While high external performance expectations often improve performance, they can also have the opposite effect. Research shows that high-performance expectations can increase the embarrassment of those who experience early setbacks, reducing their motivation to persist and leading, ultimately, to failure.
Past research has demonstrated that high external performance expectations (e.g., from supervisors, co-workers, clients, family, friends, and the media) can motivate individuals to increase their efforts and be more persistent, leading to higher levels of performance. The source of this motivation is the desire to make a good impression on those who are watching.
One team of researchers, however, demonstrate that impression management — paying attention to and managing the impression that others have of you — can have a counterproductive impact on performance when individuals face early setbacks. Through both a field study and laboratory experiments, the researchers show that performers facing high expectations will be significantly embarrassed when they encounter early failure, will want to avoid any additional failure in front of observers. As a result, they are more likely to give up and seek an exit strategy rather than persist in the endeavour. Exit strategies can be as subtle as switching tasks or reallocating attention, and as explicit as quitting an executive position or terminating a project.
The researchers turn to the world of sports to first demonstrate the negative impact of early failure on persistence. Specifically, they analysed more than 300,000 men’s professional singles tennis matches played between 1973 and 2011. Losing the first set was the metric established for early performance failure (in more than 80% of professional tennis matches, the loser of the first set loses the match). The players’ world rankings, on which observers base their expectations of the players’ performance, set the external performance expectations measure.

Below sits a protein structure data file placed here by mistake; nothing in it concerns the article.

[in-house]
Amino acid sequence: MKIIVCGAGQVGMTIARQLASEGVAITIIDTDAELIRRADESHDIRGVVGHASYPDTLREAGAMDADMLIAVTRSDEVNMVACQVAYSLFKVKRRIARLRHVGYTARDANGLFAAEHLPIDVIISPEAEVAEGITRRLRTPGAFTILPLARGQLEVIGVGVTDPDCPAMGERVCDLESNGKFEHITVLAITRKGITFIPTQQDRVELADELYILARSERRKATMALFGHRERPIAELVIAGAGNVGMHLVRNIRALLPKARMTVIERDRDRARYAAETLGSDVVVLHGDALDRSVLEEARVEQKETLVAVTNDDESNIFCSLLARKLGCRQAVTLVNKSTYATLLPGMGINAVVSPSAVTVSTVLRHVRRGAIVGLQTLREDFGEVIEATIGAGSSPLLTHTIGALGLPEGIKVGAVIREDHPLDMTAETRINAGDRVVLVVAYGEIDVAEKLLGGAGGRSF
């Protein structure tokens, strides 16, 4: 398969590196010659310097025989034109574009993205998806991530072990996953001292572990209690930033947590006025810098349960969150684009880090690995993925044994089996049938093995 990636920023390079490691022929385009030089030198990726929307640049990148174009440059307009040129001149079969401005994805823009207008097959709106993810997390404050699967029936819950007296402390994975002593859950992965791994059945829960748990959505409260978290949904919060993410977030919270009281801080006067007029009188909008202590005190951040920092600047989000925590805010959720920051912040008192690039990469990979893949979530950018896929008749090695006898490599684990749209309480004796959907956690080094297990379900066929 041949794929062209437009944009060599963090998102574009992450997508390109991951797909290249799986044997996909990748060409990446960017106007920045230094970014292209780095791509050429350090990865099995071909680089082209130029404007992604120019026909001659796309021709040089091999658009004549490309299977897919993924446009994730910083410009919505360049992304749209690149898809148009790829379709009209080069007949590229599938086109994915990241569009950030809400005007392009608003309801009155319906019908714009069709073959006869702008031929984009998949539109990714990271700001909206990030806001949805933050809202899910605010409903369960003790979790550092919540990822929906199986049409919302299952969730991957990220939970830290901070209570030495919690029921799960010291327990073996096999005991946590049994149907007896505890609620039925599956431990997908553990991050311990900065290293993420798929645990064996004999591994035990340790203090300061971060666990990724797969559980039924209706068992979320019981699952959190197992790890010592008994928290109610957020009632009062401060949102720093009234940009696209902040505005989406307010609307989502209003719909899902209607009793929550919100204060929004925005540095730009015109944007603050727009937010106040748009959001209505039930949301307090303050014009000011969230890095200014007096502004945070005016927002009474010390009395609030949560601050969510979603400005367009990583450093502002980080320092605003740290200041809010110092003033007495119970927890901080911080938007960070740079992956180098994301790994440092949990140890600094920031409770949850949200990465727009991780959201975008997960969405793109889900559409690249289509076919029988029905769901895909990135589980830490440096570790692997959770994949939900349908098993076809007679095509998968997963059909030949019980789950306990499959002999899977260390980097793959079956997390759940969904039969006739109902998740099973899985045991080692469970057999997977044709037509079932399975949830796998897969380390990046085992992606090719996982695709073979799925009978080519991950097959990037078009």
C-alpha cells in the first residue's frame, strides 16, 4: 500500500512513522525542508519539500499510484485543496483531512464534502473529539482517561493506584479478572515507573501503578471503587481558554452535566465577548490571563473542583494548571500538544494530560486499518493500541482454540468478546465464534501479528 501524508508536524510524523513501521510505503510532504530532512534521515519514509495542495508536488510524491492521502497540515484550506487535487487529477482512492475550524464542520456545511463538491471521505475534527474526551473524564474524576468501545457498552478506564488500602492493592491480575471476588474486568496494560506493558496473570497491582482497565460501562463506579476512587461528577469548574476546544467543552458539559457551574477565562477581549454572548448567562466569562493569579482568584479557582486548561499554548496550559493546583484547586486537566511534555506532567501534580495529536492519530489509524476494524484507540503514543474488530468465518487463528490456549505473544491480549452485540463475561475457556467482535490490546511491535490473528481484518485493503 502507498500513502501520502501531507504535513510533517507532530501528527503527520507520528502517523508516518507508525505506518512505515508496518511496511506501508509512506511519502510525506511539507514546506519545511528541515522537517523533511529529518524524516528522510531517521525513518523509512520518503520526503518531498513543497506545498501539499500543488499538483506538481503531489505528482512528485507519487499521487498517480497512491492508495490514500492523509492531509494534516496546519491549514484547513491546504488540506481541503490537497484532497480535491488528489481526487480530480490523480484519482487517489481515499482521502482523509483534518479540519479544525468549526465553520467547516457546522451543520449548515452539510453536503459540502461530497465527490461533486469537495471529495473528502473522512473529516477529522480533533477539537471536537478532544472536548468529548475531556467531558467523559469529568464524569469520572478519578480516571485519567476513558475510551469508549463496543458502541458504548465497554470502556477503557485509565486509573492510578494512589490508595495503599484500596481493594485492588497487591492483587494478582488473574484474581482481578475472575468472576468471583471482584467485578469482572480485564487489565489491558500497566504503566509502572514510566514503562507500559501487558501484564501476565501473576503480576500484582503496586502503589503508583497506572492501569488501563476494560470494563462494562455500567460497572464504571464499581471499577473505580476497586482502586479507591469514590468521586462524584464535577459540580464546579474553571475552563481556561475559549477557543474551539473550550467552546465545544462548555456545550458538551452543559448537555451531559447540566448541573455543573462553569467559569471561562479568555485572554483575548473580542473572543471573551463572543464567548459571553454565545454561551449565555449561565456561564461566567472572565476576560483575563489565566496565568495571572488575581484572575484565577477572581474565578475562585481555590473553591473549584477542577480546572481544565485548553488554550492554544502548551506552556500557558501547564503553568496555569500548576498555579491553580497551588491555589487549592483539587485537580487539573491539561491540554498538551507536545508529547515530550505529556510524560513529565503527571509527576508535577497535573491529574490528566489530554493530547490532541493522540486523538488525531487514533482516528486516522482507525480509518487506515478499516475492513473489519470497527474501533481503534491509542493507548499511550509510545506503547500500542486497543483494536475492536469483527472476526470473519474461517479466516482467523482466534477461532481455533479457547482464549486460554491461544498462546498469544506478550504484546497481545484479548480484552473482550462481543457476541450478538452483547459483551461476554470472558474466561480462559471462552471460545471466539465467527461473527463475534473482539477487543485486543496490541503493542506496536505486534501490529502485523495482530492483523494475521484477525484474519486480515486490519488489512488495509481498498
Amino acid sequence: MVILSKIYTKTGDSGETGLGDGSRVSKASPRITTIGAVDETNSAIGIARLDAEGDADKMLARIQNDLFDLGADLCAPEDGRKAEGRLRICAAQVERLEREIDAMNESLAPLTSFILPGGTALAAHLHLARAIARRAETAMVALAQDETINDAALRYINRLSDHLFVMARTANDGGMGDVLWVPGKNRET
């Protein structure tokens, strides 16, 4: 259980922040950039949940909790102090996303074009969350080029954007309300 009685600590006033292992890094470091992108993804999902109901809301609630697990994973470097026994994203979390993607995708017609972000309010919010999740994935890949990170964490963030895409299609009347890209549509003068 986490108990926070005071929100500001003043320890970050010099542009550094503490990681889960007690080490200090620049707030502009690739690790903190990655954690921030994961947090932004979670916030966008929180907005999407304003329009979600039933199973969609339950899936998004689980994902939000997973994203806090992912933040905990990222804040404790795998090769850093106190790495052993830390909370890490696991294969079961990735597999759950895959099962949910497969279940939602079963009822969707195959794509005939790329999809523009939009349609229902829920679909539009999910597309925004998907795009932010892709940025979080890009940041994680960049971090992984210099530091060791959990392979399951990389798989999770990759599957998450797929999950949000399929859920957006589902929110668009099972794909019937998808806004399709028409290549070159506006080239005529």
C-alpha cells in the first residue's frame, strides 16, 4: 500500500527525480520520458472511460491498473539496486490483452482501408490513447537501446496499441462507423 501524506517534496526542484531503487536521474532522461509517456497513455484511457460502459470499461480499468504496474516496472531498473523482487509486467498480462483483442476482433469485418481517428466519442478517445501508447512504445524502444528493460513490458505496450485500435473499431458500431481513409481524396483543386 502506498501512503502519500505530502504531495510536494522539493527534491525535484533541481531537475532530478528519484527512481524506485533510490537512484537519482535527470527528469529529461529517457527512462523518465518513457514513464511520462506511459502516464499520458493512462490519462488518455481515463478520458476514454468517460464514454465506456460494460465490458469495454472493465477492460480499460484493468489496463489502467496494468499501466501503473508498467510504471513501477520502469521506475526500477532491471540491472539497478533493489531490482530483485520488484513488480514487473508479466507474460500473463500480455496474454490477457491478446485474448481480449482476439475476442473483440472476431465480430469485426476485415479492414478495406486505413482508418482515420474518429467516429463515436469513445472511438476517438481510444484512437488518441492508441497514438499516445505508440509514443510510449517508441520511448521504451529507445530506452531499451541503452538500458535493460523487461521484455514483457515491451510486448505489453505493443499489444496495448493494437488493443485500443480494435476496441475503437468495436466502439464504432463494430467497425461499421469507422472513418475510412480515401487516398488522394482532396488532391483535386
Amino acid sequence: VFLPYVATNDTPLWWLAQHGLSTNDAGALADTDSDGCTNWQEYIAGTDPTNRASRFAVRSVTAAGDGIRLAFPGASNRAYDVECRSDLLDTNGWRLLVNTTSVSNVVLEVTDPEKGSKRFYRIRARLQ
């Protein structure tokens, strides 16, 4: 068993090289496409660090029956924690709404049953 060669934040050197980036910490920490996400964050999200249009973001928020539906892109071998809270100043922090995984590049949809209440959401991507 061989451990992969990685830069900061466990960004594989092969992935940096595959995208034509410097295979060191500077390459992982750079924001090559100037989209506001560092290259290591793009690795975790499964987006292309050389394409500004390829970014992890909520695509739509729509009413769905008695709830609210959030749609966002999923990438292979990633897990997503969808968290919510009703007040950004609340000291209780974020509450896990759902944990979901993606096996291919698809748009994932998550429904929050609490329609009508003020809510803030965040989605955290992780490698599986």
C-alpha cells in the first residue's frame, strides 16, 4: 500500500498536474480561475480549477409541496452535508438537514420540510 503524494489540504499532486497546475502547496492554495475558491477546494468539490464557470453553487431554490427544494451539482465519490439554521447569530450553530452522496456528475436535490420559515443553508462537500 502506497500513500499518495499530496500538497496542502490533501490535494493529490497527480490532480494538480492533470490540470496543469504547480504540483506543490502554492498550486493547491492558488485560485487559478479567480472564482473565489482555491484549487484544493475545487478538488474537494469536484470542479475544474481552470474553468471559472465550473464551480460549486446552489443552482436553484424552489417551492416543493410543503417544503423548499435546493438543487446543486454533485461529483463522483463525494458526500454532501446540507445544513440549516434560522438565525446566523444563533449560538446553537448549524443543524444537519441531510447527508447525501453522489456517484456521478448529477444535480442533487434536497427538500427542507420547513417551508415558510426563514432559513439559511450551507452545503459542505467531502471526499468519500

Analysis of the data revealed that players favoured to win the match, even if they were only slightly favoured, were more likely to quit after losing the first set than the underdogs (even slight underdogs) in the match. (Since the only reason allowed for quitting in a professional tennis match is injury, the researchers in analysing the data controlled for the likelihood of actual injury.)
While demonstrating that early failure leads performers facing high expectations to look for the exits, the tennis data doesn’t prove that embarrassment in the face of high expectations is the motive for the lack of persistence. The researchers thus created a controlled experiment based on a trivia challenge game in which participants were asked a set of questions. The experiment set external expectations by dividing participants into two groups, one group of participants receiving questions that were labelled “middle school difficulty” and the second group receiving questions labelled “expert difficulty.”
The participants were told after each question whether they had answered correctly. Expectations for a good performance were obviously higher for those answering the middle school questions. However, while both sets of participants performed poorly (answering about 23% of the question correctly in both cases), those answering middle school grade questions were less persistent: they switched to a new topic (the exit strategy for the experiment) as soon as they could. Participants answering the expert difficulty questions persisted in answering questions on the original topic.
A survey was conducted about midway during the session, in which participants rated on a scale of 1 to 7 how “embarrassed,” “self-conscious,” disgraced,” and “ashamed” they were (1= not at all, 7= very much). The survey showed that the participants that were more embarrassed (as measured by the average score of the four responses) were less persistent.
The research offers important lessons for managers and executives striving to improve the performance of their subordinates:
Recognizing the danger of high-performance expectations does not mean abandoning expectations altogether. However, managers can take important steps to mitigate the potential negative impact of such expectations:
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